Farmers markets belong to German life. In Tübingen we had a farmers market in the market square right in front of the town hall every Monday, Wednesday and Friday. In addition to that there was a downright wonderful gourmet market in one of the little church squares every Saturday morning.
The big market day was Friday. I loved to shop there. Kaefer was in her stroller, happily chewing on a soft pretzel while I pushed her to my favorite booths, buying fresh fruit and veggies, beautiful flowers. I never bought flowers in a flower shop, only at the market. There were big booths where you could get all sorts of fruit and veggies, and there were those where a farm woman would sell her produce, potatoes and some cabbage, apples and pumpkins.
No matter what the weather, the market would be there. Rain or shine, hail or snow. Only a few times did some of the sellers not reach the market because of some heavy snow. But usually you would tough it out, as a seller and a buyer.
Because - it's not only buying produce (and cheese, meat and bread as well for that matter). It's talking with the farmers, meeting up with friends, a color feast for the eyes, sitting in a little street cafe and watching market life - it is community. I felt something was not quite right when I missed the Friday market. The weekend just started on the wrong foot.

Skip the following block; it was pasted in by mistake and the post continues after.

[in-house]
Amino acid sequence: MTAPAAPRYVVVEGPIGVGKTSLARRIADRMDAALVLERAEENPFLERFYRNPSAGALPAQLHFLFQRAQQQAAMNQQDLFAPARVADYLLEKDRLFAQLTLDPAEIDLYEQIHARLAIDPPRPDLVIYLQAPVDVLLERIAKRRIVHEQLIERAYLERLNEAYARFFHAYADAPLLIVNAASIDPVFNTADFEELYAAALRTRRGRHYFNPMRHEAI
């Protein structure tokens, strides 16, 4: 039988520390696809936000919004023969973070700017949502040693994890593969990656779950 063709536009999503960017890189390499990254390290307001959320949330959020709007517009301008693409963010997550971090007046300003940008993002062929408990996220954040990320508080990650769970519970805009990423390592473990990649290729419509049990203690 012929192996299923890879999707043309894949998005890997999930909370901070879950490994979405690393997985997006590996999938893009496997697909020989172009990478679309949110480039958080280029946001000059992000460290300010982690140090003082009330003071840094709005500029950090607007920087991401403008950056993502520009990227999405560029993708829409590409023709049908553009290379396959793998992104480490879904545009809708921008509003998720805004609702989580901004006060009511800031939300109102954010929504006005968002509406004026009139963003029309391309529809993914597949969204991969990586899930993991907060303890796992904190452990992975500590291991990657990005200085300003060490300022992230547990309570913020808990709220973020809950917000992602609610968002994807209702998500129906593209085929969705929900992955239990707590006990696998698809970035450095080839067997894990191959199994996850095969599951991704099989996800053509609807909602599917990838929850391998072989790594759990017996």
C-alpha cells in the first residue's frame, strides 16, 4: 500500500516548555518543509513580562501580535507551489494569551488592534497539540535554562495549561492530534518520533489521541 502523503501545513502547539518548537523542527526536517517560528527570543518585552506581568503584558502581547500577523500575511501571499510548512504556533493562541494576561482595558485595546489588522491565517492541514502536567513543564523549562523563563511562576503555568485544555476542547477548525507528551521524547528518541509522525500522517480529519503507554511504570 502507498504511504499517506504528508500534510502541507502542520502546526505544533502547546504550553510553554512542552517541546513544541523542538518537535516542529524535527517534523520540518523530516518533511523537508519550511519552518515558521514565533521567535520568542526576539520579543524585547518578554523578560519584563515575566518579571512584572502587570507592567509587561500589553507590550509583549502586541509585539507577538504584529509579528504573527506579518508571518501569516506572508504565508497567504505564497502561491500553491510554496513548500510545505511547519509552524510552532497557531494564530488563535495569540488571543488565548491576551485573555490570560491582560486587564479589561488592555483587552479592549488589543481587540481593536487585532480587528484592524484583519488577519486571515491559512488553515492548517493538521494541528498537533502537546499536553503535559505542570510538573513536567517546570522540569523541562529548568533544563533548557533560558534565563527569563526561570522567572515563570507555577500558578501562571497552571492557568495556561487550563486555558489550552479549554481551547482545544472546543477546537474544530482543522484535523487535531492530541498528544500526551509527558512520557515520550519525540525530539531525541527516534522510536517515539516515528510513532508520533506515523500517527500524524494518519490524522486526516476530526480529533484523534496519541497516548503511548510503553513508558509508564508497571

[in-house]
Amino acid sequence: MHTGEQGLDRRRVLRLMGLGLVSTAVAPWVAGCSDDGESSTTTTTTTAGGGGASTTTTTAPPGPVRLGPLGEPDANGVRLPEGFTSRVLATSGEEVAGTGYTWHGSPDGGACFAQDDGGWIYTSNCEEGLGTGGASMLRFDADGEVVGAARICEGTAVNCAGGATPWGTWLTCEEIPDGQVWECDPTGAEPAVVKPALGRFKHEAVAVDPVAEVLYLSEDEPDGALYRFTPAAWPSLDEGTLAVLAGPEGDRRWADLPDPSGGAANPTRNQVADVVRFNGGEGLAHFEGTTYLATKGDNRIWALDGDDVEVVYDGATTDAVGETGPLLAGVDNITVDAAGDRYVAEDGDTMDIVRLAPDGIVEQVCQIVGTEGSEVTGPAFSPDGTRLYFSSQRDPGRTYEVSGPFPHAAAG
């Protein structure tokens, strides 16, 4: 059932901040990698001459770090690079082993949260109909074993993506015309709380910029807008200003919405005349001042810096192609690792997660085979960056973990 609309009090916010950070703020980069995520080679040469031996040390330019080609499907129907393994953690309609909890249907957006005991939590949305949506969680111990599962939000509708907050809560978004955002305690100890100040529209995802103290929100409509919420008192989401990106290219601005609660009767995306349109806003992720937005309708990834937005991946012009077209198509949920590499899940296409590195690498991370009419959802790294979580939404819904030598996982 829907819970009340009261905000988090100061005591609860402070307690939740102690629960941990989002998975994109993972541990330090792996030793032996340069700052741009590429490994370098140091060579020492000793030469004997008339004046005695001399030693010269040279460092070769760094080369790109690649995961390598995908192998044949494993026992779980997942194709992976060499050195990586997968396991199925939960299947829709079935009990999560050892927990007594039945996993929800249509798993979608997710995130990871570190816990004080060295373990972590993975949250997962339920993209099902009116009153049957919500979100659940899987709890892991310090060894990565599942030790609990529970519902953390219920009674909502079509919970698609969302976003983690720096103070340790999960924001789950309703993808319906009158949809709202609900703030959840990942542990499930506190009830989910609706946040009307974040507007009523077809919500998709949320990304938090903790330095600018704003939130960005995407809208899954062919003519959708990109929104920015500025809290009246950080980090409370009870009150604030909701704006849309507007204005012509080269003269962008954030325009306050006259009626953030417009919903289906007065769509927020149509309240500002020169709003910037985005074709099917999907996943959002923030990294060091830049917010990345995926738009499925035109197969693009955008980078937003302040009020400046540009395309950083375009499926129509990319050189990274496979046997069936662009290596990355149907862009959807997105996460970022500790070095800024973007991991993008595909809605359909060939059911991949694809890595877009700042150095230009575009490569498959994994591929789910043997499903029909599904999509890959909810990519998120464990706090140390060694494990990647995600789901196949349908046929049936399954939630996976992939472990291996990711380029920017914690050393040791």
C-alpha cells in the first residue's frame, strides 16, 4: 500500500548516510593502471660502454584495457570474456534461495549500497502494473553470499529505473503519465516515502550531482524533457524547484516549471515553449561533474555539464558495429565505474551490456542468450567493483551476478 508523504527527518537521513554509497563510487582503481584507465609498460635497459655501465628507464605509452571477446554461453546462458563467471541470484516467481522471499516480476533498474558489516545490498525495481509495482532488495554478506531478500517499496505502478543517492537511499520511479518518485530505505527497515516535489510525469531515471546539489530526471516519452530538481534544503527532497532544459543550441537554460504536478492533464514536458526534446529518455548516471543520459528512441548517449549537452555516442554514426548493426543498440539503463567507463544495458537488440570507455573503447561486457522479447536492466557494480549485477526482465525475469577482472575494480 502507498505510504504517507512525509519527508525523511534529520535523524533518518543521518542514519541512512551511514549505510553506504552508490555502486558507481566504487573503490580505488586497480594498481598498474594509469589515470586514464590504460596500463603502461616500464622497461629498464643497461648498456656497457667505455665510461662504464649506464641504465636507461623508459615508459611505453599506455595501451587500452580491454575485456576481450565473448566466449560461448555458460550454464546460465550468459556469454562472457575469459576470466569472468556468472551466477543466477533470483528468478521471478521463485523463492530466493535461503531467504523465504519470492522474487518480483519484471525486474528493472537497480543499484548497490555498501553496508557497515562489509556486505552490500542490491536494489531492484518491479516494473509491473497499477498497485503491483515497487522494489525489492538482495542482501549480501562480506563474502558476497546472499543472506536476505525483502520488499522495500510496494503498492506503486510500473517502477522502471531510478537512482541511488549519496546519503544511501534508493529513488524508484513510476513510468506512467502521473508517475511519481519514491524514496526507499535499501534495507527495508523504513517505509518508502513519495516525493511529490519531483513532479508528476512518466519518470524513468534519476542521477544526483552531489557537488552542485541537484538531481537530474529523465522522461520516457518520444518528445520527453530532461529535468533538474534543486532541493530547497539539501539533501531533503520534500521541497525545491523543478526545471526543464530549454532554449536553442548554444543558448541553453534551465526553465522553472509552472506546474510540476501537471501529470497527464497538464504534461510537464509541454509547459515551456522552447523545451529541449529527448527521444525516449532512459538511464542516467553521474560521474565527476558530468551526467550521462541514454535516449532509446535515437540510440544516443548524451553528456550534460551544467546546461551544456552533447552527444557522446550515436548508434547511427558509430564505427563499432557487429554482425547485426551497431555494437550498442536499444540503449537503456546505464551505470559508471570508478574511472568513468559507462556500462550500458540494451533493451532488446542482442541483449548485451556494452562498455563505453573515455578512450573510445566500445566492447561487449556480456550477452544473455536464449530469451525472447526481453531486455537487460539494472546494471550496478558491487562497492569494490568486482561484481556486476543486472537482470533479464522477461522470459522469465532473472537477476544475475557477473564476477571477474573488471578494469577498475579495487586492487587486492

When I was a child, my mother took me to the farmers market every Wednesday and Friday. At that time, back in the 60's and early 70's, farmers markets had a little extra attraction that most of them are lacking today: the "Marktschreier", the sellers who would praise their goods loudly, yelling the prices and the great quality of their product. I felt like being at a circus, and I enjoyed it tremendously. Every seller tried to outdo the other ones with wittier slogans - it was hilarious. But it really wasn't such a fierce competition, sellers were friendly with each other. It was part of market life and they definitely enjoyed it.
I miss that kind of "circus".